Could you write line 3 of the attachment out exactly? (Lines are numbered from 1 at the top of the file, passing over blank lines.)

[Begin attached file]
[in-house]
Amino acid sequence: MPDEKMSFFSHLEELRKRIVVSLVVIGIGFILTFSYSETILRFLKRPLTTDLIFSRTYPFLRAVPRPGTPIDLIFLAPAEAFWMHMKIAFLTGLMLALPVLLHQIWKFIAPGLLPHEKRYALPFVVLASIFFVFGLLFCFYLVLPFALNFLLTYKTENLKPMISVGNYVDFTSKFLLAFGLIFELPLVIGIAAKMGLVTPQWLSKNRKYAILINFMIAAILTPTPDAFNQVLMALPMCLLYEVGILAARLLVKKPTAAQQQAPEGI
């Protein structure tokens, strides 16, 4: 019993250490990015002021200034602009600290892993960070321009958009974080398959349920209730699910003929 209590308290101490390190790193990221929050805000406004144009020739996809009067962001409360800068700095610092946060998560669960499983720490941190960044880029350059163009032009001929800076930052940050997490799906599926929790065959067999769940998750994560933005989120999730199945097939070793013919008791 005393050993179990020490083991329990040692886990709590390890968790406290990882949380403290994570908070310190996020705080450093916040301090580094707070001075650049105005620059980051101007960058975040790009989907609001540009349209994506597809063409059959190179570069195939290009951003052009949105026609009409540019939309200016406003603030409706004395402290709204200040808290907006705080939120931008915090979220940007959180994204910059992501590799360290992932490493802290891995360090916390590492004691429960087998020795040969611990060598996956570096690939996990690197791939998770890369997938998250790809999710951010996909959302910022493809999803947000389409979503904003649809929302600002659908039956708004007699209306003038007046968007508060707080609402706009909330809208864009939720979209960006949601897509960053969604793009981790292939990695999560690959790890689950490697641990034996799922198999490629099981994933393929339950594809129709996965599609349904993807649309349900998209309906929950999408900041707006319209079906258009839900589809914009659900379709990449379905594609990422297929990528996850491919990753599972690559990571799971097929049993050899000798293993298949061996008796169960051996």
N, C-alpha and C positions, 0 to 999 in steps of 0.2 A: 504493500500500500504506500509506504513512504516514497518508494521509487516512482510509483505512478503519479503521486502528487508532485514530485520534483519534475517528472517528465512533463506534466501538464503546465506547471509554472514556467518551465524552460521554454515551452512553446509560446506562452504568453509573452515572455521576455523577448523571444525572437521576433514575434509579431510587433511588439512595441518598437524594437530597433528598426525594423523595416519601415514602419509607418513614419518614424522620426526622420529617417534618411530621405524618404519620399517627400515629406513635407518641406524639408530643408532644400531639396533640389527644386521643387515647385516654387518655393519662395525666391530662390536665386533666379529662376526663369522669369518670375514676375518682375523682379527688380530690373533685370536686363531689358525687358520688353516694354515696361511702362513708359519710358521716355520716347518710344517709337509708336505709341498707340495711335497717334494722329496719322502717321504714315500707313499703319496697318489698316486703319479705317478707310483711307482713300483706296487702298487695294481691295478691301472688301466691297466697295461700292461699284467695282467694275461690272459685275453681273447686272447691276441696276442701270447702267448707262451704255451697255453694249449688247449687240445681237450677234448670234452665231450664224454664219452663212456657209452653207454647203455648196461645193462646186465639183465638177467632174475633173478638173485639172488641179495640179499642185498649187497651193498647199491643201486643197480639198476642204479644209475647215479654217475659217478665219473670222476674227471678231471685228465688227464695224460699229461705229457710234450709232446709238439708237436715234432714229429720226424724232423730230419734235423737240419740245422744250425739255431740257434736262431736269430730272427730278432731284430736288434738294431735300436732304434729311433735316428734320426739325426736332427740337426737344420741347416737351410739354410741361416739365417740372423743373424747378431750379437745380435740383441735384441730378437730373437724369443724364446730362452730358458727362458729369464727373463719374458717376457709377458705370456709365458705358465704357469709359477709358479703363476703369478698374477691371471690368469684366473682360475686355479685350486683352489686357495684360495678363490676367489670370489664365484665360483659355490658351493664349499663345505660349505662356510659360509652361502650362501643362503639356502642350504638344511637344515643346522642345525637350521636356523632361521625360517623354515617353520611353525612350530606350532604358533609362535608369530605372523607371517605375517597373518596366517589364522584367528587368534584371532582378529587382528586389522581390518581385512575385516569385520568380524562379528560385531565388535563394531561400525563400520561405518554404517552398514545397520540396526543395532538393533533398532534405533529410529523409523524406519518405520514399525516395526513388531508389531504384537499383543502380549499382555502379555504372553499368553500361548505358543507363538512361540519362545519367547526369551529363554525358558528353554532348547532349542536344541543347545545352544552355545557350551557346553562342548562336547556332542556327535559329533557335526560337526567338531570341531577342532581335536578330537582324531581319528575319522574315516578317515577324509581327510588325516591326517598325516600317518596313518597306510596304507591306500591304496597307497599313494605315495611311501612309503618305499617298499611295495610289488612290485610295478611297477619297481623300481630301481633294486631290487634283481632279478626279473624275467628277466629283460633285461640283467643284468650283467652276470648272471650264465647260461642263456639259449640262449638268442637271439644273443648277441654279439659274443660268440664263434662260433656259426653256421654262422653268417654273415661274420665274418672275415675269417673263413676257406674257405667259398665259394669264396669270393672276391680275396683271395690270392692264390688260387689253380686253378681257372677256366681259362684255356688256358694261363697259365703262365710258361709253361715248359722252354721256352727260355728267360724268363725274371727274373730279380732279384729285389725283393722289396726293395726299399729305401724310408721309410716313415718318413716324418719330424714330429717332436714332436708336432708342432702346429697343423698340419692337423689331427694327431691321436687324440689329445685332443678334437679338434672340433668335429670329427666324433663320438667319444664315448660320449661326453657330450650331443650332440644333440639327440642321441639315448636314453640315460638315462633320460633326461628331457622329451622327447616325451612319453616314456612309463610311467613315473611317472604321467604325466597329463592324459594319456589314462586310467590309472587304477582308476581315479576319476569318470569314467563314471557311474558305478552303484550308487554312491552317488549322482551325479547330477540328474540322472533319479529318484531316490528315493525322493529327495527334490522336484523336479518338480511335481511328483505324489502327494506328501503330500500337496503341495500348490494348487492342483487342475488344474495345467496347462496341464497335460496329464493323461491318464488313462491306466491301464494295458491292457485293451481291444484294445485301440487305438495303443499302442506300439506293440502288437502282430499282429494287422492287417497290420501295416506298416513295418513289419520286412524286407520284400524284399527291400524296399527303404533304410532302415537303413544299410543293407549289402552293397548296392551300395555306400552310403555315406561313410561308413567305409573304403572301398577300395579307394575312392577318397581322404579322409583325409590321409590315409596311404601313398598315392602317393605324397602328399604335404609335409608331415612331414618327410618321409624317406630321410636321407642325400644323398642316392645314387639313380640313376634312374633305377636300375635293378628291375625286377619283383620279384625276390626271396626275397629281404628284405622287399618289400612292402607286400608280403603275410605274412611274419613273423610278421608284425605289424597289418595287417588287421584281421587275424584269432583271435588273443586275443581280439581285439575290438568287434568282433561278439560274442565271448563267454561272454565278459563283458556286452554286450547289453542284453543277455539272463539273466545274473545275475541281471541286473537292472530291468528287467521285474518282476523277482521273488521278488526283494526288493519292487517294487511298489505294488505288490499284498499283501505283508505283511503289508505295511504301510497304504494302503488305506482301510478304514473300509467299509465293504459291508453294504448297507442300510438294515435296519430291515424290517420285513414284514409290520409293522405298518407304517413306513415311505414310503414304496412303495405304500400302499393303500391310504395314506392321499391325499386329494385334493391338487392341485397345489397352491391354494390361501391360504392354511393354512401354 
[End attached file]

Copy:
């Protein structure tokens, strides 16, 4: 019993250490990015002021200034602009600290892993960070321009958009974080398959349920209730699910003929 209590308290101490390190790193990221929050805000406004144009020739996809009067962001409360800068700095610092946060998560669960499983720490941190960044880029350059163009032009001929800076930052940050997490799906599926929790065959067999769940998750994560933005989120999730199945097939070793013919008791 005393050993179990020490083991329990040692886990709590390890968790406290990882949380403290994570908070310190996020705080450093916040301090580094707070001075650049105005620059980051101007960058975040790009989907609001540009349209994506597809063409059959190179570069195939290009951003052009949105026609009409540019939309200016406003603030409706004395402290709204200040808290907006705080939120931008915090979220940007959180994204910059992501590799360290992932490493802290891995360090916390590492004691429960087998020795040969611990060598996956570096690939996990690197791939998770890369997938998250790809999710951010996909959302910022493809999803947000389409979503904003649809929302600002659908039956708004007699209306003038007046968007508060707080609402706009909330809208864009939720979209960006949601897509960053969604793009981790292939990695999560690959790890689950490697641990034996799922198999490629099981994933393929339950594809129709996965599609349904993807649309349900998209309906929950999408900041707006319209079906258009839900589809914009659900379709990449379905594609990422297929990528996850491919990753599972690559990571799971097929049993050899000798293993298949061996008796169960051996």